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Domestic violence is abusive or violent behavior including willful intimidation, assault, battery, or sexual assault among people who are married, living together or have a prior or ongoing intimate relationship. The interrelated nature of domestic violence and homelessness is undeniable: 92% of homeless women have experiences severe physical or sexual abuse at some point in their lives, and 63% have been victims of intimate partner violence as adults. (National Network to End Domestic Violence)

  • Jealousy

    • At the beginning of the relationship, the abuser will compare jealousy to love and treat them as one in the same. The abuser will question all of the victims’ actions that does not consist of the abuser. The abuser will accuse the victim of flirting, call very frequently during the day, drop by unexpectedly, refuse to let the victim work, check the car mileage, or ask friends to watch the victim.

  • Unrealistic Expectations

    • An abuser expects the victim to meet all of their needs. It is a problem otherwise.

  • Blames Others for Feelings

    • An abuser will use feelings to manipulate the victim. “You’re hurting me by not doing what I want.” “You control how I feel.”

  • Hypersensitivity

    • An abusive person is easily insulted, taking all insults as personal, extreme attacks.

  • Verbal Abuse

    • Involves saying things that are intended to be cruel and hurtful, cursing or egrading the victim, or putting down the victim’s accomplishments.

  • Dual Personality “Dr. Jekyll and Mr. Hyde”

    • Explosive behavior and moodiness shifted to congeniality is a typical shift expected of abusers.

  • Threats of Violence

    • A threat of physical force meant to control their partner.

  • Breaking or Striking Objects

    • The abuser usual breaks something of sentimental value to punish the victim or terrorize the victim into submission.

  • Any Force During an Argument

    • This can involve an abuser holding down his victim physically in order to force them to listen.

There is no single type of abuser; however, there are many signs that most known abusers have in common.

  • Controlling Behavior

    • Most abusers use controlling behavior as a way to “protect the victim” or show concern like decision-making skills. As this behavior progresses, it gets worse and can lead to all control of finances or prevent the victim from coming and going freely.

  • Quick Involvement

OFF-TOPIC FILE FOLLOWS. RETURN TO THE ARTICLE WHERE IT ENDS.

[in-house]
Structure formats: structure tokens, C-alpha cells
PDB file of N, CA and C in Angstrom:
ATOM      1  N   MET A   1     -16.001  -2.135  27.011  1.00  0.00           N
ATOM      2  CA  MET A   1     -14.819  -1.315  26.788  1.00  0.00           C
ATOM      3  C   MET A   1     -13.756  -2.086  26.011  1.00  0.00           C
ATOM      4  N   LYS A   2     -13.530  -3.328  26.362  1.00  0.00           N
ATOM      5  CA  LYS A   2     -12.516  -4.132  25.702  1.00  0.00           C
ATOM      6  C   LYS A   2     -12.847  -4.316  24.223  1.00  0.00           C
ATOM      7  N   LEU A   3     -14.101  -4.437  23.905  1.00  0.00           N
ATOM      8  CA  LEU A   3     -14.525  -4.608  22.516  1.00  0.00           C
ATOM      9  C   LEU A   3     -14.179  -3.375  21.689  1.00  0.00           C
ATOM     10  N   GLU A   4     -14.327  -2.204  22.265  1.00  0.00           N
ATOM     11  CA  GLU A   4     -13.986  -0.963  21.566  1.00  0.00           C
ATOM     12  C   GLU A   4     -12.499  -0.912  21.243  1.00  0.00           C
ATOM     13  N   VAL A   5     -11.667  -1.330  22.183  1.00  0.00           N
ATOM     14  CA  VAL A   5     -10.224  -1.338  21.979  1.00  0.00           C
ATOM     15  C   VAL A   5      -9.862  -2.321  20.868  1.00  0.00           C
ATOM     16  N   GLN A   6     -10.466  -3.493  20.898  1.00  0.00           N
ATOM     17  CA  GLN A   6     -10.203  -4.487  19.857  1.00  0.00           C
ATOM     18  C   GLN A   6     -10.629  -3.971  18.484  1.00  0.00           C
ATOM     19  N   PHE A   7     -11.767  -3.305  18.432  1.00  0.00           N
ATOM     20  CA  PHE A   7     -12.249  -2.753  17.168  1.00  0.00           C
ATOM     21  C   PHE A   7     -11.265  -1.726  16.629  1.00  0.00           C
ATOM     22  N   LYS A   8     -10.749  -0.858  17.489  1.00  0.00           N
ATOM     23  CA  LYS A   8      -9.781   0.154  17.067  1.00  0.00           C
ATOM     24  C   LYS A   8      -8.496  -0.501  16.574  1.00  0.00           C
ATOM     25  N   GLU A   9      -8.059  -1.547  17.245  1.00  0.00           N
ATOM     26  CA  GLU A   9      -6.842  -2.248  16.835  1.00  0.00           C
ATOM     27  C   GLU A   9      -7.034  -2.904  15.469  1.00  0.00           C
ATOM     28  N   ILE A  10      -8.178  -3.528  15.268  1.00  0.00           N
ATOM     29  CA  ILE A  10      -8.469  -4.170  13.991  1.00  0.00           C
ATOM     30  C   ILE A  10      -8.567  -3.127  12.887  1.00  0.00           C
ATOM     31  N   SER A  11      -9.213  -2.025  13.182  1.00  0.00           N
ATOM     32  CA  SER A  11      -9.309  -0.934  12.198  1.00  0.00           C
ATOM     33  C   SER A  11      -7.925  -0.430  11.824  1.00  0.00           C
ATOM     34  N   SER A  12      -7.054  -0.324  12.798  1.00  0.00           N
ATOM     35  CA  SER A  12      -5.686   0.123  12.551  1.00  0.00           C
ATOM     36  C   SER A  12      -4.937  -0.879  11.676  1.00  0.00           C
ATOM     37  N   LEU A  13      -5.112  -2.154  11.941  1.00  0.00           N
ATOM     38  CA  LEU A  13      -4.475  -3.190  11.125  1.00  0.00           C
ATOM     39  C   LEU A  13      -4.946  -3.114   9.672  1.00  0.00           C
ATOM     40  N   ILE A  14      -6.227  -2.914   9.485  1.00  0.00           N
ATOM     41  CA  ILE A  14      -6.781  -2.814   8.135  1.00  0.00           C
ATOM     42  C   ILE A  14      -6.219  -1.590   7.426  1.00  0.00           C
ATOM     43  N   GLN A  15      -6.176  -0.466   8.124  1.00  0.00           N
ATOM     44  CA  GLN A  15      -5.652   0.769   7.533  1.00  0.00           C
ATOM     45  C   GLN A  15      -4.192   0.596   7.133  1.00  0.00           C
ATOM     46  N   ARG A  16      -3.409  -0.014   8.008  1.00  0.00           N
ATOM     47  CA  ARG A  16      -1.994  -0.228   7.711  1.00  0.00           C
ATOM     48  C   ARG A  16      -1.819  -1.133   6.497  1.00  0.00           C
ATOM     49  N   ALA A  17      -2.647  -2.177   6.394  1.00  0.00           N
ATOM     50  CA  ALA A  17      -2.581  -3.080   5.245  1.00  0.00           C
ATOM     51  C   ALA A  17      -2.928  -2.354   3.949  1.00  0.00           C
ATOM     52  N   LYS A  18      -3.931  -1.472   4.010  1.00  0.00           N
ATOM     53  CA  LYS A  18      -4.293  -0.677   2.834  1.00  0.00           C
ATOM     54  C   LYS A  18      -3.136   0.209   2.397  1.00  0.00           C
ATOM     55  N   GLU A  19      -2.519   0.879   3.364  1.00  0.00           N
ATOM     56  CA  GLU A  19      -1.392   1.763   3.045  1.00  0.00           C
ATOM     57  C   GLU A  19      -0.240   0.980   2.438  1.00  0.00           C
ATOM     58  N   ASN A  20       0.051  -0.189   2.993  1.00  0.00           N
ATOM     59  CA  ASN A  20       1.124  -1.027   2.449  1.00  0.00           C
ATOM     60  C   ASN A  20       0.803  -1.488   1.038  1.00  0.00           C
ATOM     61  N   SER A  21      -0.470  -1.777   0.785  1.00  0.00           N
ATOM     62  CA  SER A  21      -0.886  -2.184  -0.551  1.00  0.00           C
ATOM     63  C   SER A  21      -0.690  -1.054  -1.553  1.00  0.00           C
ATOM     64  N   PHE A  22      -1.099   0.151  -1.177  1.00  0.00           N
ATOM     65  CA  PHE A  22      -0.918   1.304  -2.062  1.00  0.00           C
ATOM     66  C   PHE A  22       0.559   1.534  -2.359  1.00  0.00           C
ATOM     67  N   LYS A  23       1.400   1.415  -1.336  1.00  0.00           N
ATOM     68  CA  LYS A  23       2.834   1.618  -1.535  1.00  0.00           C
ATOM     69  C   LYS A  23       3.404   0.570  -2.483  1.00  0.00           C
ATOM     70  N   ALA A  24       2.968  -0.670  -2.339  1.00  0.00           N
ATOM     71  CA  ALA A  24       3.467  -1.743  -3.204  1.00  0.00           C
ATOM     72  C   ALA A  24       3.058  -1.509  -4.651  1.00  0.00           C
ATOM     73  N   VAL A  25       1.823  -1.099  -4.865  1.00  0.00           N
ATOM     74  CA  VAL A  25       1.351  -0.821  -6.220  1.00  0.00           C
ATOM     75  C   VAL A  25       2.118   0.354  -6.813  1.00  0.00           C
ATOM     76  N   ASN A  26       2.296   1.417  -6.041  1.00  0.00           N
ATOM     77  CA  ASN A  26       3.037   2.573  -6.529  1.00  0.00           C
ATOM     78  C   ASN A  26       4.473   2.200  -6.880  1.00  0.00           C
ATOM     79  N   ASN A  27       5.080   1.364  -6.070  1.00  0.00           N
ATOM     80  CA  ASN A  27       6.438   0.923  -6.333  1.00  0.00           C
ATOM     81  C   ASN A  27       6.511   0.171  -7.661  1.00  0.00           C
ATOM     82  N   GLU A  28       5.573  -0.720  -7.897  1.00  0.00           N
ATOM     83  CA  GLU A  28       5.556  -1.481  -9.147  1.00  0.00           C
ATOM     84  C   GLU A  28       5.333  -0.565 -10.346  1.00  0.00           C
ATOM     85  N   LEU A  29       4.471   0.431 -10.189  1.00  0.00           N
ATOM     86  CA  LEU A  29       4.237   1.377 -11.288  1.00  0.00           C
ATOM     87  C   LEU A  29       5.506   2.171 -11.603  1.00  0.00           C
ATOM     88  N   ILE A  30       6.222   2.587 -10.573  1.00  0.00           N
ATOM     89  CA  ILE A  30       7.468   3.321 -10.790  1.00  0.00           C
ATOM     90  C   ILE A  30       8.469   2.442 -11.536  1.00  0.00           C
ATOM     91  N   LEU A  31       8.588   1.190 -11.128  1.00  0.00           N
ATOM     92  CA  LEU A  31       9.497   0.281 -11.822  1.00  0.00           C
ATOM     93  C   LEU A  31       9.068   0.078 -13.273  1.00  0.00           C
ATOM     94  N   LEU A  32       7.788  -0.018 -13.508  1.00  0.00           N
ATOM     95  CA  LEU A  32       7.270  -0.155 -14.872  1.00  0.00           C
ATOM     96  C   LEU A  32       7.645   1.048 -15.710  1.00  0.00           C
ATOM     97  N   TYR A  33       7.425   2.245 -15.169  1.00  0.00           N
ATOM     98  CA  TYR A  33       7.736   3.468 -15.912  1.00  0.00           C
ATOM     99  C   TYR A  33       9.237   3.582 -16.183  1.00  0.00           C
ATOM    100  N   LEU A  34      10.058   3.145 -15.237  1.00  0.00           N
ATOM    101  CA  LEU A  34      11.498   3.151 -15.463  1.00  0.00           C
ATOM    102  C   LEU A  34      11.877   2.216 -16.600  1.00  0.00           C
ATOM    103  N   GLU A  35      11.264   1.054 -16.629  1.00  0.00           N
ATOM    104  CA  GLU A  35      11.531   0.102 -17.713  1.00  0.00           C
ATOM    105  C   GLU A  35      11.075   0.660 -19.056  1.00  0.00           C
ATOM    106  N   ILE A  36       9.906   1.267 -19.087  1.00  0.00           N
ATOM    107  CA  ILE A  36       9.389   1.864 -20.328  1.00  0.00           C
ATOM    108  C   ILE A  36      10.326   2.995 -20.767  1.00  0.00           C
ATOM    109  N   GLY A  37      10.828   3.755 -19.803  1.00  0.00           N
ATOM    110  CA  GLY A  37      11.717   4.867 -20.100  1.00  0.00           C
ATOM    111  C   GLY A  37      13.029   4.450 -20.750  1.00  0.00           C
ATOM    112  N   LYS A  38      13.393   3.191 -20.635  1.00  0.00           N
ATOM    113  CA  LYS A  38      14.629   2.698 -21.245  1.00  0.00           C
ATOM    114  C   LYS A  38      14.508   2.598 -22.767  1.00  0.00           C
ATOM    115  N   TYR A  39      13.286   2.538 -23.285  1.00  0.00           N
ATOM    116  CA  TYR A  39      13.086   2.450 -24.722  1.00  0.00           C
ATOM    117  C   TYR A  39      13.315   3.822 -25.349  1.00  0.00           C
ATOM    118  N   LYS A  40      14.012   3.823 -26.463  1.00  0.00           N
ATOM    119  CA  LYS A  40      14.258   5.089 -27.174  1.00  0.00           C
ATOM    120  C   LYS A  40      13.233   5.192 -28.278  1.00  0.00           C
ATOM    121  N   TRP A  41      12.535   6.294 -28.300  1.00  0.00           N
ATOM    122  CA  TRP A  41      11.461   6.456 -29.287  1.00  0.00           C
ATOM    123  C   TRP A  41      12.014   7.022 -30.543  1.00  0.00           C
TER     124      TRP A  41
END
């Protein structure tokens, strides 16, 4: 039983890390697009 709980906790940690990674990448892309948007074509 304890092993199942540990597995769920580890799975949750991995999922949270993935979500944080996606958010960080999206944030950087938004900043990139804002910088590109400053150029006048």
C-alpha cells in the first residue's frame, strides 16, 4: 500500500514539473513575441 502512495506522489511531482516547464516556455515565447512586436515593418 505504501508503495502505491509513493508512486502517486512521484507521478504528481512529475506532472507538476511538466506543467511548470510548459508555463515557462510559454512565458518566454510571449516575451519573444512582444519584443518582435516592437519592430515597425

• The abuser has usually only known the victim for a short period of time before engaging in a serious commitment. The victim usually feels guilty for wanting to slow the pace or end the relationship.

  • Isolation

    • The abuser will create excuses as to why the victims’ family and/or friends are trouble makers and will block those people out of their lives. The abuser may also block the victim’s access to use of a vehicle, work, or telephone service.

  • Blames Others for Problems

    • The abuser will blame others for all problems or for the abuser’s own shortcomings. Someone is always an obstacle to the abuser’s achievements. The blame is usually placed on the victim or potential victim almost always.

  • Cruelty to Animals or Children

    • This is a person who punishes animal brutally or chooses to not acknowledge their pain as a living being. The abuser may expect children to perform beyond their capability.

  • “Playful” Use of Force in Sex

    • Restraining partners against their will during sex, acting out fantasies in which the partner is helpless, initiating sex when the partner is asleep, or demanding sex when the partner is ill or tired. The abuser will show little concern for his partner’s wishes and will use sulking and anger to manipulate compliance.

  • Past Battering

    • An abuser will beat any partner if in the relationship long enough. Abuse is not just brought along by a hardship; it has always been in them.


National Coalition Against Domestic Violence   

The NCADV website consists of a questionnaire to help complete a safety plan. It provides resources and guidelines for finding support.

WINGS also has the ability to assist in a safe escape while also providing education and help to make sure there is a better tomorrow for you.

The National Domestic Violence Hotline

A safety plan is a personalized, practical plan that includes ways to remain safe while in a relationship, planning to leave, or after you leave. A great safety is not hasty and has all of the vital information you need and is tailored to your unique situation. You should outline all steps in escaping, for your brain does not function well in crisis in comparison to when you are calm. Conducting a safety plan in advance will help you protect yourself when it is time to escape. Visiting this website will give you a number of resources and a multitude of information on how to remain safe in the relationship, how to plan escaping, and how to stay safe after you leave. 

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